If investing isn’t the most contrary business you will ever know, it’s certainly the most humbling – regardless of expertise or reputation!
A year ago famed author and forecaster Harry Dent led off 2012 with dire warnings of a summertime global stock market crash.
His advice: “get 100 per cent out of stocks.” Those who did would today be significantly the poorer.
Not so much because Mr. Dent was wrong in his fundamental economic and fiscal forebodings, just that ever-contrarian stock markets saw fit to over-ride them.
For one thing, near-zero interest rates don’t offer much of an alternative when weighed against yields on the safest of dividends – both with the prospect of growing as companies raise their annual dividend payouts to shareholders.
The dividend alternative, a major 2012 contributor, is a groundswell that shows every sign of continuing as strengthened corporations raise their dividend payouts and central bankers pledge to keep interest rates artificially low.
There’s also that oldest of investment adages about the trend being the investor’s friend. It’s a truism that began taking on fresh legs in 2012 despite as daunting a list of “what ifs” as Mr. Dent and other doomsters could have wished for.
At the same time, what if some of these “what ifs” were to become game-changing tipping points?
More than ever America needs a plan for comprehensive fiscal reform. But, what if a recovering U.S. economy and its suddenly-booming energy sector were to make those ballyhooed fiscal cliff and debt ceiling impasses that much more manageable?
The Congressional Budget Office’s latest lowering of its deficit estimates to the $850 billion level from over a trillion must add to this possibility.
If a more experienced President Obama and a more pragmatic new Congress were to strike an acceptable deficit-reduction bargain, there would be a tremendous relief rally in the U.S. stock markets, with ripple effects around the world.
What’s more, there could already be a market precedent to add to this optimism.
In 1983, the Dow Jones Industrial Average finally recaptured the magic 1,000 level it had first reached in 1966. Thousand point increments thereupon followed regularly.
Could the same again be true as the S&P 500 index (broad market) makes it back up to the 1500 level, its post-Y2K, new-millennium peak of the year 2000?
A 17-year long base in the one instance, 13 years in the other: History would suggest we stay tuned and invested.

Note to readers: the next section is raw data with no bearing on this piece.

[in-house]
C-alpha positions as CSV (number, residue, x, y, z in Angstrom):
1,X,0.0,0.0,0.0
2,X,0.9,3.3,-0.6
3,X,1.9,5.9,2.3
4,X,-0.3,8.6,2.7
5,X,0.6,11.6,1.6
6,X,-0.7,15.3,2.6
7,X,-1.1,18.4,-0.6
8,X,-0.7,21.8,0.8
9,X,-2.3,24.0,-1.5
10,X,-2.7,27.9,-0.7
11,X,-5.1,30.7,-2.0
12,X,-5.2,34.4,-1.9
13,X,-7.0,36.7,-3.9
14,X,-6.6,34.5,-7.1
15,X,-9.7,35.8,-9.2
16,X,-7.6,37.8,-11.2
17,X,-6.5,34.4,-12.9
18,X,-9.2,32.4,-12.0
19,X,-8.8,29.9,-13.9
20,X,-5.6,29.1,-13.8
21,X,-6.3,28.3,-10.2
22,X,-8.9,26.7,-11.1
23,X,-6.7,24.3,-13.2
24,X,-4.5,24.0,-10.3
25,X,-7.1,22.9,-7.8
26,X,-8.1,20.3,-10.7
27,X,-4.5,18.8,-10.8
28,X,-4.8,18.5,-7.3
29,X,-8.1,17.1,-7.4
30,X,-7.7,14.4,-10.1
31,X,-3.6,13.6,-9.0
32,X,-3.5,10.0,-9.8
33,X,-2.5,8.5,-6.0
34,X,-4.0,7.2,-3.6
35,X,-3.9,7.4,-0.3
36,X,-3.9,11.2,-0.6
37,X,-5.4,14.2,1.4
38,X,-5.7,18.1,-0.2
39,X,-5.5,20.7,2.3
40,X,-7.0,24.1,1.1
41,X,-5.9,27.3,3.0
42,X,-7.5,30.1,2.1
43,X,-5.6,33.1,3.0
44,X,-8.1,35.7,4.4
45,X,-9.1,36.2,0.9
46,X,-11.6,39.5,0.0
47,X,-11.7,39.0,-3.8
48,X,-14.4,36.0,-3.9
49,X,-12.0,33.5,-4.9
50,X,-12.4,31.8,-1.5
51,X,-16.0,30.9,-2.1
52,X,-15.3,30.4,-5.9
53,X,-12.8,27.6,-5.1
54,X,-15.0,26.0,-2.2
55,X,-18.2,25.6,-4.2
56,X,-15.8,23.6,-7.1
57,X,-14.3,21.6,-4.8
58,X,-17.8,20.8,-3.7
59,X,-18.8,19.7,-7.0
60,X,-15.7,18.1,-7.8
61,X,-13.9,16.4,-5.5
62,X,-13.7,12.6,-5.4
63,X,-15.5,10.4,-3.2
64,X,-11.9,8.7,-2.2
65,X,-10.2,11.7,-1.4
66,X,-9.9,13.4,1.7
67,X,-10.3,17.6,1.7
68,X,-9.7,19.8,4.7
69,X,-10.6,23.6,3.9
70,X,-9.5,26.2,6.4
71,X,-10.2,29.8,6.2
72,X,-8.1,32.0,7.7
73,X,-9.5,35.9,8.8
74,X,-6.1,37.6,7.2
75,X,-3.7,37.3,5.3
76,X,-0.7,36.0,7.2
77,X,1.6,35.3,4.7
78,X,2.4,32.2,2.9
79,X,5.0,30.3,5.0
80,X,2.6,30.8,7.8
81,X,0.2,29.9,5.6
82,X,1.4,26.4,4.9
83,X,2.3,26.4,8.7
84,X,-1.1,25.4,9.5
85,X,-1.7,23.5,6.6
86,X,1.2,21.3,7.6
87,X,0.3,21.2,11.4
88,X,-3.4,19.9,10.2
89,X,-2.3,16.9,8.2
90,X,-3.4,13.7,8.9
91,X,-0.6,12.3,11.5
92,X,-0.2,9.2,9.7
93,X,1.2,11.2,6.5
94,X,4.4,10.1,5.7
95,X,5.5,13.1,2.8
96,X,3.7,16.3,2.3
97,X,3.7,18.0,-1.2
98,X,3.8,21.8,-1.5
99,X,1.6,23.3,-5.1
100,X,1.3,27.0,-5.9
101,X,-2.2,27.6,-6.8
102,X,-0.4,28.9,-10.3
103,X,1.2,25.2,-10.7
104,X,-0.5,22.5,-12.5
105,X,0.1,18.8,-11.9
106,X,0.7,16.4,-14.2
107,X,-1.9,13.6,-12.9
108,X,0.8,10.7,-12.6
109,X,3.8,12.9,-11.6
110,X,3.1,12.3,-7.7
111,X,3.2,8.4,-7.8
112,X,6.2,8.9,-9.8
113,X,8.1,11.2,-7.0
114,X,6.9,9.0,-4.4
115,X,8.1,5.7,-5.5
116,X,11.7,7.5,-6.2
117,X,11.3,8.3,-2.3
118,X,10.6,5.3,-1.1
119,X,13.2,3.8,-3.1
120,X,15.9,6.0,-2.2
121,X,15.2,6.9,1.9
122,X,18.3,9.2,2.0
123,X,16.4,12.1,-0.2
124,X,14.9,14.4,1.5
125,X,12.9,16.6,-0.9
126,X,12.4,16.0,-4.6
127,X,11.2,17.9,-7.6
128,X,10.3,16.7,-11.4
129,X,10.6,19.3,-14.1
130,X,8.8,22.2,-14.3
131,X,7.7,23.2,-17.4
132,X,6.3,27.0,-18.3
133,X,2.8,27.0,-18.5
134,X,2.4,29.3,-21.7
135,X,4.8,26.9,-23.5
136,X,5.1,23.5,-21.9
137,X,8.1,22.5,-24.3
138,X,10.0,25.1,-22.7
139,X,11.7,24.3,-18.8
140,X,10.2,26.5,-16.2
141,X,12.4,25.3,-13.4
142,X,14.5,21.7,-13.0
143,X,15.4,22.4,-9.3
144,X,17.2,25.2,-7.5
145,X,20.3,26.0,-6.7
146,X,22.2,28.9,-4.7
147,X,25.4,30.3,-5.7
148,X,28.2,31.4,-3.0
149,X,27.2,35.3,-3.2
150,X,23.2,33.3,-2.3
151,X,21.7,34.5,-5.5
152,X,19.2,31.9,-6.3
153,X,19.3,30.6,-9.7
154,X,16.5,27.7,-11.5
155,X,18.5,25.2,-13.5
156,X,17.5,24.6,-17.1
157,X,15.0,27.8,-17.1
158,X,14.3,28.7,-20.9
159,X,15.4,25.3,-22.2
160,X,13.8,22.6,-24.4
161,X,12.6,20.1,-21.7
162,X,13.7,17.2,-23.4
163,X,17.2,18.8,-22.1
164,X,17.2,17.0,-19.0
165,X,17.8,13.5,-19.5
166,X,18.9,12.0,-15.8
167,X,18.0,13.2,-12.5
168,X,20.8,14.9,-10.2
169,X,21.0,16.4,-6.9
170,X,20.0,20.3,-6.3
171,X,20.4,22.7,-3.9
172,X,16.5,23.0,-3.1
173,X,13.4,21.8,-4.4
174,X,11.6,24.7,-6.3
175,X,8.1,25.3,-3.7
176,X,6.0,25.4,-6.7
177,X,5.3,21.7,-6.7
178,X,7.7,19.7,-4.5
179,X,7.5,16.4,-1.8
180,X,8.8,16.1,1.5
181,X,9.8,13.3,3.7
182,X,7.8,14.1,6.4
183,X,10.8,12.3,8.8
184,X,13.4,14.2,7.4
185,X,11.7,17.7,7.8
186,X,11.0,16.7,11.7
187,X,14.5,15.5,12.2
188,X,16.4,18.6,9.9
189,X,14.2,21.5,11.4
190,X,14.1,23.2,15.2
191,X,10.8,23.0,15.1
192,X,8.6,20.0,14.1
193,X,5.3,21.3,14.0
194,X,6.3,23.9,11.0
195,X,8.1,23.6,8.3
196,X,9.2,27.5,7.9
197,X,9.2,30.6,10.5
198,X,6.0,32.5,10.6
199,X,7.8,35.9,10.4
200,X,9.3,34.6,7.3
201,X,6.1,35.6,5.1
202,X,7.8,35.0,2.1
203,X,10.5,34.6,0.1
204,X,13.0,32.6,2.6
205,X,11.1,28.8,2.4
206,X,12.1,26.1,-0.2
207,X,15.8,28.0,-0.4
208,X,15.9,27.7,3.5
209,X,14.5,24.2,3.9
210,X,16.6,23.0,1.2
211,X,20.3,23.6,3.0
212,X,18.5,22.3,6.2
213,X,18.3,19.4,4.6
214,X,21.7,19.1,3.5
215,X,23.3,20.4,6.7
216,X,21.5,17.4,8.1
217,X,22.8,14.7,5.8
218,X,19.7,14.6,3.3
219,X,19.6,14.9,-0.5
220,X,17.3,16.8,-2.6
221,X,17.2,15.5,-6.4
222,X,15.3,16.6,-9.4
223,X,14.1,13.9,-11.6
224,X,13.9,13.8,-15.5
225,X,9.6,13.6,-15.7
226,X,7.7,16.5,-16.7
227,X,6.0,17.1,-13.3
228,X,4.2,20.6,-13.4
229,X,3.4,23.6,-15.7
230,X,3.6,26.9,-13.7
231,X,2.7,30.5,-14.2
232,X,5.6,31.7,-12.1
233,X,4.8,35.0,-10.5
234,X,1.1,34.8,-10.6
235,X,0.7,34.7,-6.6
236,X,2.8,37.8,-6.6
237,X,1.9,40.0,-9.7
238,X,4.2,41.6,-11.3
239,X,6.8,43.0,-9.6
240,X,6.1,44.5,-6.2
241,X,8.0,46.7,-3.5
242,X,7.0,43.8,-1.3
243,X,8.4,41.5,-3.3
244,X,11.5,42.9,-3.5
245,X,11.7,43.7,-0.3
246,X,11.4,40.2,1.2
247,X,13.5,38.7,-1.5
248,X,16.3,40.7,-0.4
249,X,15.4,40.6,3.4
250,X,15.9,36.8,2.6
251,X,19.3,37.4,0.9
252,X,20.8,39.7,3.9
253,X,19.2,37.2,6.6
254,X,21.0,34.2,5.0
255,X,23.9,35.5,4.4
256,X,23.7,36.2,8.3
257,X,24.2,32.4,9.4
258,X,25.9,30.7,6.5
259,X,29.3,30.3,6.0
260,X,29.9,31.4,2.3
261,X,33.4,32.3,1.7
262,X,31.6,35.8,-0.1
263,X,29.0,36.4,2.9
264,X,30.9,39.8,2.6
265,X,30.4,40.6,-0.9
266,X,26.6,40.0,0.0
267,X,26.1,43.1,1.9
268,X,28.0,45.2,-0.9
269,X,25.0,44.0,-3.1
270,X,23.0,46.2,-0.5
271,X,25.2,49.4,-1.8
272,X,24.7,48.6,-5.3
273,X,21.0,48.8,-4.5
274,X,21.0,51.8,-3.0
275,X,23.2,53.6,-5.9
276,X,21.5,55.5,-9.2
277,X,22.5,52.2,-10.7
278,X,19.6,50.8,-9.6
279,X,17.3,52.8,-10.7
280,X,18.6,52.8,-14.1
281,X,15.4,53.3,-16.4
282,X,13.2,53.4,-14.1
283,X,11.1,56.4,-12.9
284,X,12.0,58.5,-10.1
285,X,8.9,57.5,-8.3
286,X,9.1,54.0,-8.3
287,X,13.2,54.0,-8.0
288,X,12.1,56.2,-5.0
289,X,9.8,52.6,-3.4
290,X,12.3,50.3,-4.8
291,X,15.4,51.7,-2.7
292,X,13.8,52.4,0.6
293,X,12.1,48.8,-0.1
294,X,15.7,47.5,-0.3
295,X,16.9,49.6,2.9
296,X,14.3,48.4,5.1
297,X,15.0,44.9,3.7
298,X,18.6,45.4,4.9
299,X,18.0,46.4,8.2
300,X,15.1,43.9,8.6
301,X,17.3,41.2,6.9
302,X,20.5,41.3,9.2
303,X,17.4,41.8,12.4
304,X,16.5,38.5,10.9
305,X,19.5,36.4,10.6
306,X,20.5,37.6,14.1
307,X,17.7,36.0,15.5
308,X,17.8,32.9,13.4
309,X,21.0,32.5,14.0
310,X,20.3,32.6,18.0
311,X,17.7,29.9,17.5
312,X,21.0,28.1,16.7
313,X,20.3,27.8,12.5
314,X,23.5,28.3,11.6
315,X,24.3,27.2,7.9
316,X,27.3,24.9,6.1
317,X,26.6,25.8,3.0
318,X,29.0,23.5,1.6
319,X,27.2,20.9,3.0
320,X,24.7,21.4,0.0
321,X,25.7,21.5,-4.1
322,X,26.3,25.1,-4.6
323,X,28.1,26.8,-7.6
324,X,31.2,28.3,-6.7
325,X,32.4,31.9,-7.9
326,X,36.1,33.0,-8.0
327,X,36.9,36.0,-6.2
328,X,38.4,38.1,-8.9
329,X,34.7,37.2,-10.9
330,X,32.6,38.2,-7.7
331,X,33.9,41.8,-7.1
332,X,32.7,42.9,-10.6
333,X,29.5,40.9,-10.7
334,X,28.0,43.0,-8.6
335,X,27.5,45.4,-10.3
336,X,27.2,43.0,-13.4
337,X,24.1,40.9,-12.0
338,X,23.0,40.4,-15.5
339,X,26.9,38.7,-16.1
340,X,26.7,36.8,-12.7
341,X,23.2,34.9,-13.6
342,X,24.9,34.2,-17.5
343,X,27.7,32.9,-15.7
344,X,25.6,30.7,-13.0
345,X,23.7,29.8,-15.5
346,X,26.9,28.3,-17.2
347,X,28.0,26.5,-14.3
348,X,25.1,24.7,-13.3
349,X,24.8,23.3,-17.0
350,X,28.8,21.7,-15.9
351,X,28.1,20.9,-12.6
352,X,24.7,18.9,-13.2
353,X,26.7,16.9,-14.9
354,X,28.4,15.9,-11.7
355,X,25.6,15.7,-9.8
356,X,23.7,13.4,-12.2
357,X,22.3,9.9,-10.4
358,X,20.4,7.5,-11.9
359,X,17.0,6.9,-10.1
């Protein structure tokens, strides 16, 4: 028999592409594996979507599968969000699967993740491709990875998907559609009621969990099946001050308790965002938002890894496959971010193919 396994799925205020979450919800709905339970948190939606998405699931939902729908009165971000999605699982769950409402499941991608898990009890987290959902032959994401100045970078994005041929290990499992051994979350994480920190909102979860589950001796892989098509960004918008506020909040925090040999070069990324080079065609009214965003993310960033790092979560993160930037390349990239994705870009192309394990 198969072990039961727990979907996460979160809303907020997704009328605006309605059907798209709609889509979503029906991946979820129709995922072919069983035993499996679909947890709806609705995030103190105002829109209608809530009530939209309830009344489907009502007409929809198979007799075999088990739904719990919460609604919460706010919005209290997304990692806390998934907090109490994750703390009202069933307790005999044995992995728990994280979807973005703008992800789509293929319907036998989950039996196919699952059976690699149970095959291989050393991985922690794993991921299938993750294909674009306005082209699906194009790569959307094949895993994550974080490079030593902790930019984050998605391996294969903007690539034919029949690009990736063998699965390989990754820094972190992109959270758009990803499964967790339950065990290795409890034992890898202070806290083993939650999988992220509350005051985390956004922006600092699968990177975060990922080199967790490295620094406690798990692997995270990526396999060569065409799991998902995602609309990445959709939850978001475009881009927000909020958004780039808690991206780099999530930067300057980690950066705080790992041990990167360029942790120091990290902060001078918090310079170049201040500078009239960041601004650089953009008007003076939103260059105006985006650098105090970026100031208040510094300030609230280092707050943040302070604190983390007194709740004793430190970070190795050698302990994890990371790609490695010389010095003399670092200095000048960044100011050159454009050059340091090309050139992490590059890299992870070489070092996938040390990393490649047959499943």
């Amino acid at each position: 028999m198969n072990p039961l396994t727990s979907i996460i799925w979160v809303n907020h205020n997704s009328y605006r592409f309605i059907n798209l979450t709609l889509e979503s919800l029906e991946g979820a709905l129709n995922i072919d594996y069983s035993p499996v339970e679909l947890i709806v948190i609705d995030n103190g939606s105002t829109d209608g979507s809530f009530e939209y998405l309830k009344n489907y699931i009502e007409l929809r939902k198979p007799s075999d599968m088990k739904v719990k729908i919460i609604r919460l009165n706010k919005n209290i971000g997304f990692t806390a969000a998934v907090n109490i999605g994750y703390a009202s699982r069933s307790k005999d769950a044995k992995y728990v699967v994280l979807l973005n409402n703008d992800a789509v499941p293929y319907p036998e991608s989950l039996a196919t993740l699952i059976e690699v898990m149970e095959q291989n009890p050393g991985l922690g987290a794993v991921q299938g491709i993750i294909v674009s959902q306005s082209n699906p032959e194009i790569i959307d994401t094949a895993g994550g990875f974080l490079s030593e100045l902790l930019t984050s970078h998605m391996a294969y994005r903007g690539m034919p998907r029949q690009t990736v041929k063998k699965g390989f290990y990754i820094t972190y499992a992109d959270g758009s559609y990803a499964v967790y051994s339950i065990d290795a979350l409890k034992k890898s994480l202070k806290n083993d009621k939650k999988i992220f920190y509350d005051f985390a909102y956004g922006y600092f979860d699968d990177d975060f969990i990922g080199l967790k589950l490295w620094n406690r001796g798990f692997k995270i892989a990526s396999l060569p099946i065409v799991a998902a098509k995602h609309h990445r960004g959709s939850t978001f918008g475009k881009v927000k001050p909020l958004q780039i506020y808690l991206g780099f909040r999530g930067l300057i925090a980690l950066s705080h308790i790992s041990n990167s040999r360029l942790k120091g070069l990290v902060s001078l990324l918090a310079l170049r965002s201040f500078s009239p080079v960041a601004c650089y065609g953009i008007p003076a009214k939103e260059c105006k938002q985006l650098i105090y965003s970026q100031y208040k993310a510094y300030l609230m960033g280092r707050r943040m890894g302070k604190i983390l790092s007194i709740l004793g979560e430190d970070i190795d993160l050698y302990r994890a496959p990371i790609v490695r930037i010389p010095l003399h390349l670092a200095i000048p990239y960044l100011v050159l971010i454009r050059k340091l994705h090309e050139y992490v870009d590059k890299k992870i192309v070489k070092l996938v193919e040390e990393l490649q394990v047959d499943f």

In similar vein, there is America’s stunning march toward energy independence and self-sufficiency. The multiplier effects of ultra cheap natural gas and abundant oil stand to be enormous, the investment possibilities prodigious.
In Canada, approval of the anxiously awaited northern (cross-border) leg of the Keystone XL oil pipeline would not only provide a much needed shot in the arm for landlocked Alberta and its costly “bitumen bubble,” an entire nation would rejoice.
Its approval would also bring a reminder of our super power energy potential. Suffice to say, the Canadian stock market reaction would be ecstatic.
Here are six broadly diversified stocks that are representative of the Canadian economy.
Bank of Nova Scotia: Canada’s most international bank, especially Latin America, pending China application, ramped-up growth in wealth management.
Brookfield Asset Management: Real estate dominance combined with renewable power, infrastructure, and financial – all great business to be in.
Canadian Pacific: Huge catch-up potential in lowering operating cost ratio from the low 80s to the low 70s; thank you Hunter Harrison.
Encana/Cenovus: Natural gas/shale North America wide pre-eminence “friendlier” oilsands/SAGD technology.
Enbridge: Magnificently diversified and positioned pipeline and energy-processing powerhouse.
Thomson Reuters: Extensive centralization and reorganization, new president, electronically generated information an ever-accelerating business, just increased dividend.
Artis REIT: Commercial property leadership, ownership and management in Western Canada.
Bank of Montreal: Attractive dividend yield, $4 billion Marshall & Ilsley acquisition in U.S. Midwest.
BCE: More and more a diversified telecommunications power-house, financial strength to keep raising its dividend.
Inter Pipeline: Exceptional oil and NGL transporter, dividend machine, strong (ample) cash flow.
Power Corporation: Financial diversification, life insurance come- back potential, stakes in Europe, growing interests in China.
TransAlta: Conversion from coal to natural gas power plants, partnership with MidAmerican Energy (Berkshire Hathaway/Buffett), dividend-supportive cash flow.
– The MoneyLetter